"It was really something special. I think during the pandemic, everybody was really longing for connection. And to be able to create a space for people to find that with each other was really special. I always said about the Creature that what I really loved about it was how open-ended it is.

For me, art is: can I make something that's able to scream at you?

- Danny Cole

"I felt that it could act as a bridge. If I look at a Creature and I sort of see myself in it, and you look at a creature and you see yourself in it, that I might be able to look at you and be like, 'Well, you and I aren't so different.'

“I saw it happen in the form of all of these little art pieces that people began to use as their identities on the internet. Creature World's connotation on average was accepting, loving, it was very human, despite it being a creature.

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Jelani Rice / Troy Anthony Misita / Planetary Services

"For me, my art is not that I'm the greatest painter. For me, art is: can I make something that's able to scream at you? And in that groundwork, a painting and a digital art piece are the same thing."

Throughout our conversation about the project, Danny is clearly immensely grateful for the community it built. But we also get a bit into how the practice of making a purely art project in that era wasn't without its obstacles:

"This buzzword was introduced: utility. What does this thing do? Because unlike paintings, when you're making things in these blockchain formats, they're capable of doing some pretty crazy things. And that led us to... create things that we hoped could further immerse people in the artwork."

"Creature World very simply leads with what we're making, as opposed to categorizing ourselves as: this is NFT artwork."

While numerous projects promised utility that was consistently tied to some sort of financial gain, it could be an uphill battle to be someone who was really just trying to communicate something to their audience. There were numerous demands that the digital asset must be a ticket, an entry pass to something more:

“Really the only thing that we feel particularly qualified and feel strongly about sharing as artists, is the creativity. So we're like, all right, you have these art pieces. Let's see if we can give you the ability to experience them, more than you've ever been able to experience an art piece before.

“As I'm trying to use this technology to further immerse people in the experience of an art piece, my counterparts are like: ‘I'm going to create a new currency’ and ‘I'm gonna give you money.’ ‘You wanna be a millionaire? I'm gonna pay you to have my thing.’

"Some of our proudest releases were forced to compete with promises of financial rewards, which we saw as unsustainable.

“It's not that I think it's bad for Creature World to exist as an NFT, it's just that it's the same way that I would never want to be boxed into like: you are a painter. You're a clothing designer. You're an NFT artist. I'm not. I'm just making the Creature World.”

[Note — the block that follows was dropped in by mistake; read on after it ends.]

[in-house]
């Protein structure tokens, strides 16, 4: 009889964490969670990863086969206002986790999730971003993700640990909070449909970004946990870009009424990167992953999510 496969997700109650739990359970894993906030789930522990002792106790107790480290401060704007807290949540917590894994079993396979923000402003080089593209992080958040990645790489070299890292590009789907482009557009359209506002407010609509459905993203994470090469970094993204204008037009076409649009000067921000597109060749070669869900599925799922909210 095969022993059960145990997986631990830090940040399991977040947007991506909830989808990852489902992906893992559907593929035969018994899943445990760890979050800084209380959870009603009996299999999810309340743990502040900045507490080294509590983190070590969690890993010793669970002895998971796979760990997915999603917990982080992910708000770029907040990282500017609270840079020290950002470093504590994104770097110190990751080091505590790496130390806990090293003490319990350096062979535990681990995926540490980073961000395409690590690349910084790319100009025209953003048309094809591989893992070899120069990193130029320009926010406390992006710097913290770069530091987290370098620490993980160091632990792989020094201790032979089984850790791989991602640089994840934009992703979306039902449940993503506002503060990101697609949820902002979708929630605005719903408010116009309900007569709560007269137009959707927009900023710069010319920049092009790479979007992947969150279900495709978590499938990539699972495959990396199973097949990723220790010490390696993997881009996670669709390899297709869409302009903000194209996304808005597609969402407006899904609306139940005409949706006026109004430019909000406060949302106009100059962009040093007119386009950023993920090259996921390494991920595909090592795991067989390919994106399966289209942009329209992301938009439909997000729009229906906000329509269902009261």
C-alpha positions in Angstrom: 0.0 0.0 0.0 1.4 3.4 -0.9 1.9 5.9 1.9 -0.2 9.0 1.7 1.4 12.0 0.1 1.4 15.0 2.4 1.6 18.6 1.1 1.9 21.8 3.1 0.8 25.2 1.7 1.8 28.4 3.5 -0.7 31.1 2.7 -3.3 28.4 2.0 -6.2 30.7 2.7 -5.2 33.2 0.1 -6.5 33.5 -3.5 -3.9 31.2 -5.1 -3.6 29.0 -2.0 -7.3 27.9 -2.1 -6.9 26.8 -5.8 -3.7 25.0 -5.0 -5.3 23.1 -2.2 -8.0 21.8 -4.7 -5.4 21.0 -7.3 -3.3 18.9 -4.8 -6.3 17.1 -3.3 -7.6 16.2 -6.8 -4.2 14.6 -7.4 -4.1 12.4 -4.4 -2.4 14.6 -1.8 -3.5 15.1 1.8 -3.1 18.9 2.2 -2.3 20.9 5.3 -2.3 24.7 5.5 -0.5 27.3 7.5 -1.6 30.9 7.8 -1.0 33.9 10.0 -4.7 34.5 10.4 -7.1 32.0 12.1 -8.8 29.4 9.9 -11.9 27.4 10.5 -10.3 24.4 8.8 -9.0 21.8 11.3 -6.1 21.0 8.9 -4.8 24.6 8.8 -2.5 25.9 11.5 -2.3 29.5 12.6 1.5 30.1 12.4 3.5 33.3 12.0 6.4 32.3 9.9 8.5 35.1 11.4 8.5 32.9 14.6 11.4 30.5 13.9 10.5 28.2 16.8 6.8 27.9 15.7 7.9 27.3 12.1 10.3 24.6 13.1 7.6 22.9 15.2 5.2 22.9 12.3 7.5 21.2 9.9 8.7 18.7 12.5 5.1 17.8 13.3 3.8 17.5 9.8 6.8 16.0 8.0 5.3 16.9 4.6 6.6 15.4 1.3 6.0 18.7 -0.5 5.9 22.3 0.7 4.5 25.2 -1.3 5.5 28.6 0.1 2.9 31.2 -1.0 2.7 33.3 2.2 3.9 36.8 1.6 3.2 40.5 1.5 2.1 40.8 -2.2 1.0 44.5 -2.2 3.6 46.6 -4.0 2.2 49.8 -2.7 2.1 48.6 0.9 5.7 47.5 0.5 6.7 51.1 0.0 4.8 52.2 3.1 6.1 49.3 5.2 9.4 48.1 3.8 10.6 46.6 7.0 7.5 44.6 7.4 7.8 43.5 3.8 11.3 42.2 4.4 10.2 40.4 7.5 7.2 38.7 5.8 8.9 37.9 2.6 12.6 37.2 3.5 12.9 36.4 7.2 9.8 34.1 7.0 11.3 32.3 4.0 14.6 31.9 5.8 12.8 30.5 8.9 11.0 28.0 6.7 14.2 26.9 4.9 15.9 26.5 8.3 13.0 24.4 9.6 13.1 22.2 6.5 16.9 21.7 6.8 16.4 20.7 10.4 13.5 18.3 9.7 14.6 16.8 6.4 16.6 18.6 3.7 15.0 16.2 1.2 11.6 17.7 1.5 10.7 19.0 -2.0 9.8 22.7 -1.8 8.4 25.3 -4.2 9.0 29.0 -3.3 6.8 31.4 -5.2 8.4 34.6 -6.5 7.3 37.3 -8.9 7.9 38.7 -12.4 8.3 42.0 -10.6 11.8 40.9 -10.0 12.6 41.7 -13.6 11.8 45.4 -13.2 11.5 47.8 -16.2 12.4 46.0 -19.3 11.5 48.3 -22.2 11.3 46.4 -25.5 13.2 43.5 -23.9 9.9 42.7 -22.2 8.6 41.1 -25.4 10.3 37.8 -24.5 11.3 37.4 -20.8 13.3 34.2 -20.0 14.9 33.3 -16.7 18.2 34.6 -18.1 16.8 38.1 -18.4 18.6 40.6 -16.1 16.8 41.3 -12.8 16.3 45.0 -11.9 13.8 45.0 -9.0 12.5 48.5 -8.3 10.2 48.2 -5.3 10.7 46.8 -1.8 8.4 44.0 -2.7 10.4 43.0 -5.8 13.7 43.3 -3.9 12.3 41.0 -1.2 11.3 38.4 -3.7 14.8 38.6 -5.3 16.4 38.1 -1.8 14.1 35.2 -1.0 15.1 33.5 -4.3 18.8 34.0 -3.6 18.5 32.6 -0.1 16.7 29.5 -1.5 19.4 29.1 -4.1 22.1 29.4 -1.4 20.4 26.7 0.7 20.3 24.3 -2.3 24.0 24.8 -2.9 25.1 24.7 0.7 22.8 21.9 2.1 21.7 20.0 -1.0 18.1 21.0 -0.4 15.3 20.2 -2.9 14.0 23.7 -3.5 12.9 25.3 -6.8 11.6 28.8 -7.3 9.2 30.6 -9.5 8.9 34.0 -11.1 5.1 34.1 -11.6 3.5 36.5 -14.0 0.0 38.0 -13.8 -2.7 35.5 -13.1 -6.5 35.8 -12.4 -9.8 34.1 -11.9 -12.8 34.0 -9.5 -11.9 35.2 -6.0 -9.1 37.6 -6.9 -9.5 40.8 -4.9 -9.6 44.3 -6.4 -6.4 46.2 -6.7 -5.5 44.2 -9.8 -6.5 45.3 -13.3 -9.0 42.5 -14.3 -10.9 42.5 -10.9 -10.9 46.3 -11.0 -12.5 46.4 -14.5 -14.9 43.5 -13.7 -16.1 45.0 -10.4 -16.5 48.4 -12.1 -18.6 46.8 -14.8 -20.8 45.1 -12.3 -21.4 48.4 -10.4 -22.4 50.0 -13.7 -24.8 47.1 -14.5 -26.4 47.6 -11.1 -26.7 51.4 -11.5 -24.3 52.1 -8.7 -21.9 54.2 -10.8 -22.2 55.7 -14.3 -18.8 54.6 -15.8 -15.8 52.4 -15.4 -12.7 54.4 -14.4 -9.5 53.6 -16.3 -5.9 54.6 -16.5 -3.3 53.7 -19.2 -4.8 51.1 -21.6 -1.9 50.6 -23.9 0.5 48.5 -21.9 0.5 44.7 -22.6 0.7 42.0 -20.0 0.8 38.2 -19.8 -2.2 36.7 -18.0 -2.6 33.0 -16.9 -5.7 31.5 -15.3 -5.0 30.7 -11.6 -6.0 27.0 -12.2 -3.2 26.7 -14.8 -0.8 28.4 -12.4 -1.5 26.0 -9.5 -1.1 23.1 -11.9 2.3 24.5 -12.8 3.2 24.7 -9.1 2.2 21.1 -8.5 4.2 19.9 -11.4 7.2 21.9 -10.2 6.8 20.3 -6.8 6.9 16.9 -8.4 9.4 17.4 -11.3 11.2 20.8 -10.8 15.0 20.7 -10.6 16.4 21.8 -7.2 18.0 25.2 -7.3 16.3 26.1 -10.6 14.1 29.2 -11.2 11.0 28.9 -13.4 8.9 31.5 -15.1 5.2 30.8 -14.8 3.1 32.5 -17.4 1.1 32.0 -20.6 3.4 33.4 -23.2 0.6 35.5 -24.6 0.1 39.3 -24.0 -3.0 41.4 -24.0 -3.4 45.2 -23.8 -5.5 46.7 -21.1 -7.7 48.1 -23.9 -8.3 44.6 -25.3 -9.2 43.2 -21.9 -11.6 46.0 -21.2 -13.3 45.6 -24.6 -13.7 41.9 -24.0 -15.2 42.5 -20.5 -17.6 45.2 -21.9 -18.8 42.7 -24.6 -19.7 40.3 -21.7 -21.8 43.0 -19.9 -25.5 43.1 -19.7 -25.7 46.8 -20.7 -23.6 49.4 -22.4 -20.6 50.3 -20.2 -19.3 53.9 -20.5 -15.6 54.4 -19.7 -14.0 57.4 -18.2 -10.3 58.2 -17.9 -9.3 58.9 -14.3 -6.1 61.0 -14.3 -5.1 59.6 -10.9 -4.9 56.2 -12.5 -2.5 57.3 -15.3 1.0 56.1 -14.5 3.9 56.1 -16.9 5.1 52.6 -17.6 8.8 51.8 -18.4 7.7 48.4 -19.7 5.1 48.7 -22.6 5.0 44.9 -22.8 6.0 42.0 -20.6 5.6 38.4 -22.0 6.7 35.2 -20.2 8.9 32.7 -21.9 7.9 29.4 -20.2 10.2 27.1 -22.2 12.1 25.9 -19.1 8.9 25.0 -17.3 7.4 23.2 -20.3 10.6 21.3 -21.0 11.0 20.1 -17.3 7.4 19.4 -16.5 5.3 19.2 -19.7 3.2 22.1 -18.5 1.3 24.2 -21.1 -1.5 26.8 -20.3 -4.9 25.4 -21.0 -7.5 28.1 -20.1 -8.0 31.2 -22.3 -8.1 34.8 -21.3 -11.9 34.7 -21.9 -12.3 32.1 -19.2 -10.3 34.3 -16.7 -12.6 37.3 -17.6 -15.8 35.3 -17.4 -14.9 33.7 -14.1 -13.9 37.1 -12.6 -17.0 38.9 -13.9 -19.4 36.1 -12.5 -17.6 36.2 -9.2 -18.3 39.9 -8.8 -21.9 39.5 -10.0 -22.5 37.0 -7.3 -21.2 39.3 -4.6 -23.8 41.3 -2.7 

Getting into clothing

“You hear the horror stories about, oh don’t meet up with a stranger from Craigslist,” Danny tells me as he begins to dive into the story of how he got his first screen-printing equipment, which he uses to this day—”because it’s all phenomenal stuff.” I just have to tell this story because it is such a silly little tale.

“I got this guy on Craigslist, he had amazing screen printing stuff. I was like, ‘Cool dude. I'll pull up to you after school.' So I go to his storage unit, and I get there and he opens it up and he's like, ‘Oh, the stuff's not actually here. It must be at my house.’

“And I'm like, ‘Okay, let's go to your house!’” Danny giggles to me, realizing how insane it sounds in retrospect. “So I go to his house with him and he walks in is like, ‘Oh, it's probably in the basement.’ I'm feeling a little bit uncomfortable, but I got my eyes on the prize. And I'm about to get some screen printing equipment.

"So he leads me into his basement and there's a room, and then you have to walk through to get to another room, kind of a railroad. And we get to this final room. It's an empty room with a folding table. 

A folding table that has a gun on it. I’m kind of stopped in my tracks. And he walks up to the table and he picks up the gun, and I'm like, ‘Fuck.’ It’s a rifle. He picks it up and he's like, ‘Oh, my son must have left this here.’ And then he puts it back down and he opens up this side door.

And sure enough there's a ton of screen printing equipment in there. And he gives it to me.”

This screen printing equipment is what Danny uses to this day, although his recent collection includes a myriad of other production techniques. His first collection was with advisry last year, and I agree with Danny that is one of “the only examples of quote-unquote IP in web3 that was embraced by pop culture audiences.” I found myself wearing my Creature World sweater vest around NYFW to pretty insane acclaim from attendees. 

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I ask Danny why he's bringing the Creature World into clothing, to which he has a thoughtful response:

"The super simple answer is that I'm searching for a way that this artwork that I love is able to find a home in my everyday life, is able to be something that I can take with me wherever I go.

"And with the debut Creature World solo collection, there was a focus on, can we toe the line of something that captures the same pop art essence, but feels perhaps a little bit more camouflaged?"

"When I was throwing these shows, the biggest issue for me was the Creature World was only able to be alive for an hour or two hours. For me, what it looks like for us to level up is for our creations to be things that you can get lost in for greater amounts of time."

Danny leaves me with one of his most blunt categorizations as we wrap up one of our conversations, with a big grin:

My life mission is to make some fun pictures.

- Danny Cole

The clothing collection, Size Creature and Crowd are just more pieces in the puzzle which bring Creature World into more and more aspects of the real world. Remember, it isn't an art project, or an NFT collection or a clothing brand. Creature World is an actual world. The means through which we catch glimpses of it are purely incidental.